Study of Hygiene in Inner-City Households

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Home Hygiene

This hygiene study identifies what helps and what may not.

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Doing laundry using hot water and bleach may prevent infections in the home, while drinking only bottled water may promote infections, according to research funded by the National Institute of Nursing Research (NINR) at the National Institutes of Health that looked at ways to predict infectious disease symptoms in inner city households. The study, "Predictors of Infectious Disease Symptoms in Inner City Households," was led by Elaine Larson, PhD, RN, Associate Dean for Research at the School of Nursing, Columbia University, and appears in the May/June issue of the journal NURSING RESEARCH.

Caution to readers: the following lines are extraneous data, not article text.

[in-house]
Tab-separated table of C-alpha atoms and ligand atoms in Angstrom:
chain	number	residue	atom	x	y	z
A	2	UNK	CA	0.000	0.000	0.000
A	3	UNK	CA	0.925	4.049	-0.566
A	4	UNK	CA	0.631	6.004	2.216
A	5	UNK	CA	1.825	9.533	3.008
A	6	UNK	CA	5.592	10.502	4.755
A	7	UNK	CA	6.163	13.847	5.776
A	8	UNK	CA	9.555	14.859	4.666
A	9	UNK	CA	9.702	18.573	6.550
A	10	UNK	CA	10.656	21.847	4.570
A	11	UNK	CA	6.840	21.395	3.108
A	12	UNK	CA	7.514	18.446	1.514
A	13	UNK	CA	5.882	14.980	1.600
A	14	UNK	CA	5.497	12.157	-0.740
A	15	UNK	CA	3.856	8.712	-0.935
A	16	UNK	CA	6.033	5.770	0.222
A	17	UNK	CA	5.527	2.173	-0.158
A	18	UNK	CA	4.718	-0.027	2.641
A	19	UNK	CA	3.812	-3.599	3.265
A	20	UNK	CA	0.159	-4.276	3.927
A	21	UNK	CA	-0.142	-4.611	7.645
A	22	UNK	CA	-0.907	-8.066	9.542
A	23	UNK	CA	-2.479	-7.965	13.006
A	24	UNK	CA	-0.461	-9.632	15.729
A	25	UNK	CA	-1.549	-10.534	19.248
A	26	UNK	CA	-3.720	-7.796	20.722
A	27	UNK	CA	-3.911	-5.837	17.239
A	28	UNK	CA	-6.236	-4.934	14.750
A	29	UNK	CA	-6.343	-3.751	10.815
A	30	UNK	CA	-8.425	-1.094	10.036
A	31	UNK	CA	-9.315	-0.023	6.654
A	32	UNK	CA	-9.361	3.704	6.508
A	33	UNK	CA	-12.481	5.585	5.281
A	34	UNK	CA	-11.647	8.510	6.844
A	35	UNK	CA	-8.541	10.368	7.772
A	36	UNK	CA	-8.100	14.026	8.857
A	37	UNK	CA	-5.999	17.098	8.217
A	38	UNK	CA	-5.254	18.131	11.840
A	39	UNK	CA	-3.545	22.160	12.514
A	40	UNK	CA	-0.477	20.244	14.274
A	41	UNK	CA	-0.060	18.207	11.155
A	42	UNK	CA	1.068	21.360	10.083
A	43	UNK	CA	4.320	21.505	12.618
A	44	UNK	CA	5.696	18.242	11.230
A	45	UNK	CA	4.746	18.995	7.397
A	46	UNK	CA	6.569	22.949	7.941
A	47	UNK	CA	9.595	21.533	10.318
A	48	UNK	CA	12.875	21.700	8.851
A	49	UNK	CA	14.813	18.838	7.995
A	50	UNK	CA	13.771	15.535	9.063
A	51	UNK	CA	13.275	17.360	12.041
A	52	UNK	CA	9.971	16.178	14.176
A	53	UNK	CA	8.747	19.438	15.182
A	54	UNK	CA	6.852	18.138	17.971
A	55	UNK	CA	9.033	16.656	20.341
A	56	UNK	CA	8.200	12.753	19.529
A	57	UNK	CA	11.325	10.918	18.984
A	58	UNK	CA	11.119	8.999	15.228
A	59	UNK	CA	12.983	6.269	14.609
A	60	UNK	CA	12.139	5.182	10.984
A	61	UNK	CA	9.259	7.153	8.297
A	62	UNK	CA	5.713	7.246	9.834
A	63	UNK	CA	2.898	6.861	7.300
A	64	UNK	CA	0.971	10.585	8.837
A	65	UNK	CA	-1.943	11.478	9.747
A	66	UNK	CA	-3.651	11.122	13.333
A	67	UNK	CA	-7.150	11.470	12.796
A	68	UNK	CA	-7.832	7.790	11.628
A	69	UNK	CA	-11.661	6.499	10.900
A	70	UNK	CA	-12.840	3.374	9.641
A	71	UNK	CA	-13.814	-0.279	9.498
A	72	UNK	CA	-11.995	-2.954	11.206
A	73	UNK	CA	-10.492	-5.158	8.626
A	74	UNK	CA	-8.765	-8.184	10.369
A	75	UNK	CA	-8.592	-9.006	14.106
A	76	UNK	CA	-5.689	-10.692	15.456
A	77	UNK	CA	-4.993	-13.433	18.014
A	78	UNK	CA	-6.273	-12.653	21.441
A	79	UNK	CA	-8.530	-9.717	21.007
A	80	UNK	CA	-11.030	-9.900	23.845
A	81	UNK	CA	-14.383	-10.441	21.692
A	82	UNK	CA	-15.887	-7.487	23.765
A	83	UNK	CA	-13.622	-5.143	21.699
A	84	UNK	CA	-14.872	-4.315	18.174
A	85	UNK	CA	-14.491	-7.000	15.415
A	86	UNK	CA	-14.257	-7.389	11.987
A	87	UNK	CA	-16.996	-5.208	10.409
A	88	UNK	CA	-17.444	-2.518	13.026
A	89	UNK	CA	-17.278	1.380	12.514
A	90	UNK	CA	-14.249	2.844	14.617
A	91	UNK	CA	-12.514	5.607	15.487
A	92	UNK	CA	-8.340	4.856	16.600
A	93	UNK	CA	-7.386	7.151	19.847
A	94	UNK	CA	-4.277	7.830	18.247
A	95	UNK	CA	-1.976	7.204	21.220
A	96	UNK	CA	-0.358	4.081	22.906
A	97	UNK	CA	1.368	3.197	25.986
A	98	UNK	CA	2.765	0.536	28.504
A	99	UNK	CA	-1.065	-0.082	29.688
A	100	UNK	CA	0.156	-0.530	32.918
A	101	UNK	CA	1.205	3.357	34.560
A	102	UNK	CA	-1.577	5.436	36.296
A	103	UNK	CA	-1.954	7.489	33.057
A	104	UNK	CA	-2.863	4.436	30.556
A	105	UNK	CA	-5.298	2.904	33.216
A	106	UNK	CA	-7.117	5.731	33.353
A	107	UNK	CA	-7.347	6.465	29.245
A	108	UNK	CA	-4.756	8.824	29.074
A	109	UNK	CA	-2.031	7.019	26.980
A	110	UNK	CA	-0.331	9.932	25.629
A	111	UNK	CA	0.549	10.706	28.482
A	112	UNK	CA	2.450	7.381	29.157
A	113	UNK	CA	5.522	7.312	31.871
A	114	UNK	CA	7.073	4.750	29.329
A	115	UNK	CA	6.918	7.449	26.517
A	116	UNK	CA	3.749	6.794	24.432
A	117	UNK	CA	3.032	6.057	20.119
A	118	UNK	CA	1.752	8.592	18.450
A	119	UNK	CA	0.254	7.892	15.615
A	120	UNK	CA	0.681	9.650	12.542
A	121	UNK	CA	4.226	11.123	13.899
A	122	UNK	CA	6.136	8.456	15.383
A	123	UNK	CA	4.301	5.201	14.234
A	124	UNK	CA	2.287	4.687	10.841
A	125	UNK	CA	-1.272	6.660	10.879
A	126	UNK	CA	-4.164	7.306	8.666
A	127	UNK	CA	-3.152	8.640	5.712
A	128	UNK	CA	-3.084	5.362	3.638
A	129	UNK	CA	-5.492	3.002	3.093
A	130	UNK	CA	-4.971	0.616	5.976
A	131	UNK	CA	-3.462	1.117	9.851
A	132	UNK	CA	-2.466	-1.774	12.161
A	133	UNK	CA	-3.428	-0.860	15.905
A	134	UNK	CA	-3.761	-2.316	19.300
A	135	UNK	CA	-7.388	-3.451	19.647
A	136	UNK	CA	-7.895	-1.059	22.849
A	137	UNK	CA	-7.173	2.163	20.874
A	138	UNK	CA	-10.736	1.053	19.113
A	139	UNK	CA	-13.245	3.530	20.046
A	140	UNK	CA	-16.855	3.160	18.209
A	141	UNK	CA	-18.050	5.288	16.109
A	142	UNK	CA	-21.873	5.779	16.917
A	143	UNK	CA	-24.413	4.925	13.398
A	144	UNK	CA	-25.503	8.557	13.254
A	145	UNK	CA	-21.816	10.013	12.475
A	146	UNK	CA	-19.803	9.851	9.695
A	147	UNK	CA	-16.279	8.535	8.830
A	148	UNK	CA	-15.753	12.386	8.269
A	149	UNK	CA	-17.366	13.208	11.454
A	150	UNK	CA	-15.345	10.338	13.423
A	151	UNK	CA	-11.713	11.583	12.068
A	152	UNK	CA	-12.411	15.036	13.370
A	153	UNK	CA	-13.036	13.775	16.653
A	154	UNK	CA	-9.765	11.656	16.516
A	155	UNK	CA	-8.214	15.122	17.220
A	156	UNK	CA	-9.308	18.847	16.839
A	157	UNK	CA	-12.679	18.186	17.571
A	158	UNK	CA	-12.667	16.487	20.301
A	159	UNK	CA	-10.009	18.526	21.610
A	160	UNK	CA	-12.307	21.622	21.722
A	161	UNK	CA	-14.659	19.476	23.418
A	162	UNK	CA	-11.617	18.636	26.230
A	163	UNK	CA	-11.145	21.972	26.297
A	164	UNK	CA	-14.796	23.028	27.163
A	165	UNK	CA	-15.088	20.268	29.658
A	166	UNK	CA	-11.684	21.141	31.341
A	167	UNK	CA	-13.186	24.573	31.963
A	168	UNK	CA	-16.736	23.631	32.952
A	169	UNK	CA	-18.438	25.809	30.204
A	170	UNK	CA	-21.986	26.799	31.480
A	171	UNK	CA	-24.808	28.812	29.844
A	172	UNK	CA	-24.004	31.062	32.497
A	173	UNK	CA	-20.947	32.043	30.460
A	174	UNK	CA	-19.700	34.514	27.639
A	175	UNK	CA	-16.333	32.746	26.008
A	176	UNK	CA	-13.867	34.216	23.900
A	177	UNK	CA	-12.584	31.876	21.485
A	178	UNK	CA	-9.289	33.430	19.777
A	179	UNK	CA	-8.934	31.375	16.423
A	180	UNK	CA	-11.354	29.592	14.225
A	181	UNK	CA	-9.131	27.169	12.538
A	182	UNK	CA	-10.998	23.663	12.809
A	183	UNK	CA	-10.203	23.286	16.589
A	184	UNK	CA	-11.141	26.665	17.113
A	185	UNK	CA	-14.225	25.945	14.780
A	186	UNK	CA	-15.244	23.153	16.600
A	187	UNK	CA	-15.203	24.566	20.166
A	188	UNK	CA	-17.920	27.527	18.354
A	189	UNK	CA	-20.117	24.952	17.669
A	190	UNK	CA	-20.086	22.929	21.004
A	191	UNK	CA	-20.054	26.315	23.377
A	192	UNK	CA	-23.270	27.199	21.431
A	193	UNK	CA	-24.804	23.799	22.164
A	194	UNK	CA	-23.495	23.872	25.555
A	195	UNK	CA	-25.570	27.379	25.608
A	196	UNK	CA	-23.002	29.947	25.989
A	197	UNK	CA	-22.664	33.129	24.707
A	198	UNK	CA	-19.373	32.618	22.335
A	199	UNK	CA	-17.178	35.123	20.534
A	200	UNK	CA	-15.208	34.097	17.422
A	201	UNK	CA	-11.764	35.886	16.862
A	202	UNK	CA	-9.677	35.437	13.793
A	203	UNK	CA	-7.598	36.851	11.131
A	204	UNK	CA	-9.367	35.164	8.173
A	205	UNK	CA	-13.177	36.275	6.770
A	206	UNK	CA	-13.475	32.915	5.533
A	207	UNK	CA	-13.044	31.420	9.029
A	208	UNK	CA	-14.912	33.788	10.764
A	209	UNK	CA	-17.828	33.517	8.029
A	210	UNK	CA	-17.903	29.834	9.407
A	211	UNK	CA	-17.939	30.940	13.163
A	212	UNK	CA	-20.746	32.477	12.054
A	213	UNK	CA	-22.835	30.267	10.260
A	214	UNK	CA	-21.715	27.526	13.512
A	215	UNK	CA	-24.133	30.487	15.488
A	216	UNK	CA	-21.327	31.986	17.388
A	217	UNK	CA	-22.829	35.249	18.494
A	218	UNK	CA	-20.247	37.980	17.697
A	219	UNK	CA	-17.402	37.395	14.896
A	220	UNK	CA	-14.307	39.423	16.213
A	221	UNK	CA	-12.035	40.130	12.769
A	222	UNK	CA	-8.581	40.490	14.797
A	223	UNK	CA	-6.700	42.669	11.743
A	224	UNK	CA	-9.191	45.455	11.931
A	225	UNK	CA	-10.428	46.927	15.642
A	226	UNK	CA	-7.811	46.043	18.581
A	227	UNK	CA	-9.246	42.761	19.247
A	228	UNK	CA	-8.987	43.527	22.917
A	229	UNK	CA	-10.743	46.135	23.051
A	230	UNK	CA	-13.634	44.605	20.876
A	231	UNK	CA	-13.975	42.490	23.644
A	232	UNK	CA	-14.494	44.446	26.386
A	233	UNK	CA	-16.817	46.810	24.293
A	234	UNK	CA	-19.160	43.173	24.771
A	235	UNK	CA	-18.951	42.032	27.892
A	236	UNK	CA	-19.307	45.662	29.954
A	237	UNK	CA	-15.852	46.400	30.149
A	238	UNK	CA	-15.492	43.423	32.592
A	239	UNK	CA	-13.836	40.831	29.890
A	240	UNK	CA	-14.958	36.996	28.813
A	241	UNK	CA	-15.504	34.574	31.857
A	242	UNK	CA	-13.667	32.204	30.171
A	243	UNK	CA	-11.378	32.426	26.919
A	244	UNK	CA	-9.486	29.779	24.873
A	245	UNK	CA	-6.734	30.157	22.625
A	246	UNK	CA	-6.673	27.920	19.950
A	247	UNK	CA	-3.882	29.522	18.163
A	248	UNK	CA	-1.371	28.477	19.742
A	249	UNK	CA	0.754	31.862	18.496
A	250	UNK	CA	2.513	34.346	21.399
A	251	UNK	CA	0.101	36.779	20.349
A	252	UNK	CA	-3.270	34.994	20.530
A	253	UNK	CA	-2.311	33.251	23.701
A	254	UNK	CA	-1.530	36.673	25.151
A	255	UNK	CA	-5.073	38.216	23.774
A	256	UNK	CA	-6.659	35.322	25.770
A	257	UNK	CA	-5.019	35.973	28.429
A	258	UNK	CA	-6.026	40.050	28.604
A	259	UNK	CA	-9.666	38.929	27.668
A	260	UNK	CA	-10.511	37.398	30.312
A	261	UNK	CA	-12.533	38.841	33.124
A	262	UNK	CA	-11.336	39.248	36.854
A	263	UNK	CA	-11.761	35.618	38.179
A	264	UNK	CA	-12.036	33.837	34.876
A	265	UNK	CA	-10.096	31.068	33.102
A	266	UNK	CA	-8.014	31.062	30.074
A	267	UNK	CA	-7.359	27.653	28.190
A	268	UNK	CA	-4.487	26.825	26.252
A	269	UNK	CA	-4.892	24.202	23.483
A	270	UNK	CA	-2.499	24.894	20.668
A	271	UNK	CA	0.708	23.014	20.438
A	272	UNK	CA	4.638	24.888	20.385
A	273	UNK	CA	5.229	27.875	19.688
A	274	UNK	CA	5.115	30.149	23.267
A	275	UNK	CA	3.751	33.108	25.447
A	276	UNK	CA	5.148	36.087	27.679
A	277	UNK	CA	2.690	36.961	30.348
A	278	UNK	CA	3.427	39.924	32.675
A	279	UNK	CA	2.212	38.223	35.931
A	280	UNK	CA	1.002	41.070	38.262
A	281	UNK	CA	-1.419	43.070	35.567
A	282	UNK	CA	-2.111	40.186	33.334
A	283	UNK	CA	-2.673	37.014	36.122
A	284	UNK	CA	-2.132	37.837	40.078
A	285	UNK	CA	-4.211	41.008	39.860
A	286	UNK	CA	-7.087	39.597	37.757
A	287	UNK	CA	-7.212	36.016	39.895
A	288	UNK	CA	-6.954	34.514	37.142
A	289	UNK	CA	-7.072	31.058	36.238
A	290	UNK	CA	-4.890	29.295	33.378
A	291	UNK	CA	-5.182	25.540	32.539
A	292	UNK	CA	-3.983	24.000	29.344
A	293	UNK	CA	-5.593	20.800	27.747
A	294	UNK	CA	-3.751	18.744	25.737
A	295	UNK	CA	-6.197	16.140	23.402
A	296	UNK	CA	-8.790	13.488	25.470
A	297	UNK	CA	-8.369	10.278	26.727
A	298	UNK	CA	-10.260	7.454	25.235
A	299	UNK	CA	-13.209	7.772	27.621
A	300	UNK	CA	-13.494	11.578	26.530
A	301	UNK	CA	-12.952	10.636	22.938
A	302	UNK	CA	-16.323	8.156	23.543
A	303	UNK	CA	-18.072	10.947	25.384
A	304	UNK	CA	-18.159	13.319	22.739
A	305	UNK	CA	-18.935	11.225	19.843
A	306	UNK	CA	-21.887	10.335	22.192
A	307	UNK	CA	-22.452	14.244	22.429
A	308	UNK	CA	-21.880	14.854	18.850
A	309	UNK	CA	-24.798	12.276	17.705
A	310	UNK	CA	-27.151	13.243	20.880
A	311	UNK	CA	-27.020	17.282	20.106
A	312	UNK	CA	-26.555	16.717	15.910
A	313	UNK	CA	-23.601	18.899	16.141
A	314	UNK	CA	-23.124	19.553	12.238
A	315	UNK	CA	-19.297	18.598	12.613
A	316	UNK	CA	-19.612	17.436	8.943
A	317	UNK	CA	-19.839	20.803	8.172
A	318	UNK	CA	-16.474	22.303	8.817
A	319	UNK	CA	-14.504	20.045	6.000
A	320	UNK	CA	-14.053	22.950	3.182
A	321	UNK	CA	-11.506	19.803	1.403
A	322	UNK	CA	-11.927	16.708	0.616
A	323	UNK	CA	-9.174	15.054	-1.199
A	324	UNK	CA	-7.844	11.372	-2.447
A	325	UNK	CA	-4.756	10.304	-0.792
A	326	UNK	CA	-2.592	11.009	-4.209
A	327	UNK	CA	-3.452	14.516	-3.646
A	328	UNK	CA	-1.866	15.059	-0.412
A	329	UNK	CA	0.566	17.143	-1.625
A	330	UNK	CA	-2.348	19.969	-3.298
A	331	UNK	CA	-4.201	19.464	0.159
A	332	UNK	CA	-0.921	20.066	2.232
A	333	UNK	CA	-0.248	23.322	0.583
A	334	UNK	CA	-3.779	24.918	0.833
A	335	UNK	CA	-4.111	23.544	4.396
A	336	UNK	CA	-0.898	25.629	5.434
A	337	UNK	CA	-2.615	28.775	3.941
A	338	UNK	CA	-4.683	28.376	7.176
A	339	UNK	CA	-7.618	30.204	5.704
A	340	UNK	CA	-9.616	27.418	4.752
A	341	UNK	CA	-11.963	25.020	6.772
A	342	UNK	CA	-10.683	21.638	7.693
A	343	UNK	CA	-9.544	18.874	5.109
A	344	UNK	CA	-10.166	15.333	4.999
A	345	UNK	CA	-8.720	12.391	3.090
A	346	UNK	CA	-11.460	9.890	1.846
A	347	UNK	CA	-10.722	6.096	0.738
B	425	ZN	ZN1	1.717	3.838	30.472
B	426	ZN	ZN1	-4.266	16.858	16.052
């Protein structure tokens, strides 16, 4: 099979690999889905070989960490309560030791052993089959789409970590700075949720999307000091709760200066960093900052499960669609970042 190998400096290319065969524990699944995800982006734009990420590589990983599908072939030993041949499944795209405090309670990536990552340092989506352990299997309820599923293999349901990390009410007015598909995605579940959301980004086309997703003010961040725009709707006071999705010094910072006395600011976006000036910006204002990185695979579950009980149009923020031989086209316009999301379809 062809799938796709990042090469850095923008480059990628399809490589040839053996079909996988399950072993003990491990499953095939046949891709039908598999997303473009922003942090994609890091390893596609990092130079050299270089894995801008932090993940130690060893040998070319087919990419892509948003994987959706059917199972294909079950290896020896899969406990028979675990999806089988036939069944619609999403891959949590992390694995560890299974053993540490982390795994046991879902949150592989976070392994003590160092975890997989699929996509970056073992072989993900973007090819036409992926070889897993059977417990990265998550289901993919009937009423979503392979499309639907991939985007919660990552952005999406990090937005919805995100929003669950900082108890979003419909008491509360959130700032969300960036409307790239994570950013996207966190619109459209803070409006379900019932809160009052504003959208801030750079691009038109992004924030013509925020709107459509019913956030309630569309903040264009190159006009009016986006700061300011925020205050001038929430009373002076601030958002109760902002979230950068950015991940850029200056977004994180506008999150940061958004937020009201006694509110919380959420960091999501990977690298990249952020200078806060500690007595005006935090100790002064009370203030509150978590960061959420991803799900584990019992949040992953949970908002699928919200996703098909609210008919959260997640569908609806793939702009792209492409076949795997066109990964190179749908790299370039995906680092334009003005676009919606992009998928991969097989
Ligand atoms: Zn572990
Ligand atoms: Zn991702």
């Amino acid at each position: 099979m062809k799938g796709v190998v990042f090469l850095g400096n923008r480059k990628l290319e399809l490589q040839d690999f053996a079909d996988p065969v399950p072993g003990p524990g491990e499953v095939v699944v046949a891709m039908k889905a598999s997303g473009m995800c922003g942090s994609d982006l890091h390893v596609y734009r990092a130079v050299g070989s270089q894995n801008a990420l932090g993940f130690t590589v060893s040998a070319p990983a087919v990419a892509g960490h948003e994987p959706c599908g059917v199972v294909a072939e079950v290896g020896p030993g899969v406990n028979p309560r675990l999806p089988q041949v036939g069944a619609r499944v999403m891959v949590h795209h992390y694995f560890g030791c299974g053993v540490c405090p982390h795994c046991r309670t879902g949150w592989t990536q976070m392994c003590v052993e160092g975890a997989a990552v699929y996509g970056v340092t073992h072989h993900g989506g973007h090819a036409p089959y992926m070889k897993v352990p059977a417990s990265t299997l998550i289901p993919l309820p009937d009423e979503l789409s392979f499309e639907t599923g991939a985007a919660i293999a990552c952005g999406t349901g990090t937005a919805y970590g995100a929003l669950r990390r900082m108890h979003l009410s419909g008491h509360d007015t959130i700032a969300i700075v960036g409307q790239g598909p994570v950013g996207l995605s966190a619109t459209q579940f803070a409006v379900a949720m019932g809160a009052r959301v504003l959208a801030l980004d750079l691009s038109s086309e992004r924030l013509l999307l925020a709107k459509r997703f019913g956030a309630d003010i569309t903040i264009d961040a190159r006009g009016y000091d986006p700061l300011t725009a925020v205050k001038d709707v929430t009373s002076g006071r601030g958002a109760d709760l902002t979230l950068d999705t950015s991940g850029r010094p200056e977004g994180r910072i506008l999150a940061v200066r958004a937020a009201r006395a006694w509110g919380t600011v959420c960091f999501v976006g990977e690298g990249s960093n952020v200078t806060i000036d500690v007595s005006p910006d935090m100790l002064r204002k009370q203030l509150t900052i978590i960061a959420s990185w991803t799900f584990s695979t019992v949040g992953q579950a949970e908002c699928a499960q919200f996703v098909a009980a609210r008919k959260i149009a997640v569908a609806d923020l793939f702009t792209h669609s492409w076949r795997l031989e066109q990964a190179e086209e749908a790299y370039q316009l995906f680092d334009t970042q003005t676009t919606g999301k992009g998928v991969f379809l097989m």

"This study may be the first to look at hygiene in the home," said Dr. Larson, "although research has been done in institutional settings such as nursing homes and day care centers. What is important is to identify which choices and habits actually help prevent disease, and which may either make no difference or actually promote disease."

Use of hot water for white laundry was found to be protective by reducing disease risk by about 30 percent. Bleach was also protective. Those who reported using bleach at the beginning of the study had about one-fourth the infection rate of those who did not. Other studies show that most washing machines are set at temperatures between 78

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